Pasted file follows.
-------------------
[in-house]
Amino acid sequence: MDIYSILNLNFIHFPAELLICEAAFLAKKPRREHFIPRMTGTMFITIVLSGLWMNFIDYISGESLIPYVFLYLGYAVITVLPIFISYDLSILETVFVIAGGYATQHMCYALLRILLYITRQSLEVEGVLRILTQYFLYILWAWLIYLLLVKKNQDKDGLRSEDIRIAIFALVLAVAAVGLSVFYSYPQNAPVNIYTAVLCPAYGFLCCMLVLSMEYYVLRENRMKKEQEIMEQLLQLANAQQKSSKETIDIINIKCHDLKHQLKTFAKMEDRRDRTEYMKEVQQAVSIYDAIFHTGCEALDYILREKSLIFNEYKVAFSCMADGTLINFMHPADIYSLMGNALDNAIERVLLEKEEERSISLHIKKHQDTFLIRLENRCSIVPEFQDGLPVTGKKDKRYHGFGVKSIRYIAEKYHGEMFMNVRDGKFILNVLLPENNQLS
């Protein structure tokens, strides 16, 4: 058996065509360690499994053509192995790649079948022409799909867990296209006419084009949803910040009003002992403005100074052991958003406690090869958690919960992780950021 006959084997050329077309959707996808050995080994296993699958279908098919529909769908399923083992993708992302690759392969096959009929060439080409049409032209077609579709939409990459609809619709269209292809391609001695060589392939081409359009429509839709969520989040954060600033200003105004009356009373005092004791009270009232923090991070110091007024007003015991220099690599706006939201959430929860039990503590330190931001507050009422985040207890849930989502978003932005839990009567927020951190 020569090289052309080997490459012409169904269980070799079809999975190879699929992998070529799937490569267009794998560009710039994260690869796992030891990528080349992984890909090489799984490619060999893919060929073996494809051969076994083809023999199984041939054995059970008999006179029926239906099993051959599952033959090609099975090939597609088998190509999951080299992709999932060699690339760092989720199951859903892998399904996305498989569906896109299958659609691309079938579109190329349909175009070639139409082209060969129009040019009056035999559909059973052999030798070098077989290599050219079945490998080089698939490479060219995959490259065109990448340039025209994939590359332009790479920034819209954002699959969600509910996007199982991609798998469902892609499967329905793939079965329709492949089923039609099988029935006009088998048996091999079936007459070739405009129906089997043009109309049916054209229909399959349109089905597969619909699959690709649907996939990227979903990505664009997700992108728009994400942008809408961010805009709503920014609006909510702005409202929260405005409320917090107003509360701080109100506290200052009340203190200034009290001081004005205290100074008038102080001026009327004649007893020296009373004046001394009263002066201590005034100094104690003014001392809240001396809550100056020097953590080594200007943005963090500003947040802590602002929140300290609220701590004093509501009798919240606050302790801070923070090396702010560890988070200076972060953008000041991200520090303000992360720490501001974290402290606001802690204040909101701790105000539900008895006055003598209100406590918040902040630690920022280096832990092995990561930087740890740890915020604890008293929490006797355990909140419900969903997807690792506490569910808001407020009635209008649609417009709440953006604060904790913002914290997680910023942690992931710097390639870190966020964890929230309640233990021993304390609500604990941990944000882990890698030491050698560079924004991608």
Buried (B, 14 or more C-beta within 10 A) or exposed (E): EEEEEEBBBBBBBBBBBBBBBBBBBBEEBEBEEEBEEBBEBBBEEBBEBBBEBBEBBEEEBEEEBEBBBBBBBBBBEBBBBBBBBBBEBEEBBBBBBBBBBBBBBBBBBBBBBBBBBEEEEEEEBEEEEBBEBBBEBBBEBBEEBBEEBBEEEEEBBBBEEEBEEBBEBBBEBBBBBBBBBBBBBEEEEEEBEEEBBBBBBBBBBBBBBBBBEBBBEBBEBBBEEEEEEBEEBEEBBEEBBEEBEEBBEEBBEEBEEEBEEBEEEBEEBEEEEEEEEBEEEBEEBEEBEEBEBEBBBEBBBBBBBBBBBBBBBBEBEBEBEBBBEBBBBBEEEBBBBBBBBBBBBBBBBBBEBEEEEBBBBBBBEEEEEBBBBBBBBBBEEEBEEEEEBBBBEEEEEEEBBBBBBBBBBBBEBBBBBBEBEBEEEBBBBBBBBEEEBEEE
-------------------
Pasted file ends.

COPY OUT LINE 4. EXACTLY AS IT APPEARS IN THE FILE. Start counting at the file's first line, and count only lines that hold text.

Buried (B, 14 or more C-beta within 10 A) or exposed (E): EEEEEEBBBBBBBBBBBBBBBBBBBBEEBEBEEEBEEBBEBBBEEBBEBBBEBBEBBEEEBEEEBEBBBBBBBBBBEBBBBBBBBBBEBEEBBBBBBBBBBBBBBBBBBBBBBBBBBEEEEEEEBEEEEBBEBBBEBBBEBBEEBBEEBBEEEEEBBBBEEEBEEBBEBBBEBBBBBBBBBBBBBEEEEEEBEEEBBBBBBBBBBBBBBBBBEBBBEBBEBBBEEEEEEBEEBEEBBEEBBEEBEEBBEEBBEEBEEEBEEBEEEBEEBEEEEEEEEBEEEBEEBEEBEEBEBEBBBEBBBBBBBBBBBBBBBBEBEBEBEBBBEBBBBBEEEBBBBBBBBBBBBBBBBBBEBEEEEBBBBBBBEEEEEBBBBBBBBBBEEEBEEEEEBBBBEEEEEEEBBBBBBBBBBBBEBBBBBBEBEBEEEBBBBBBBBEEEBEEE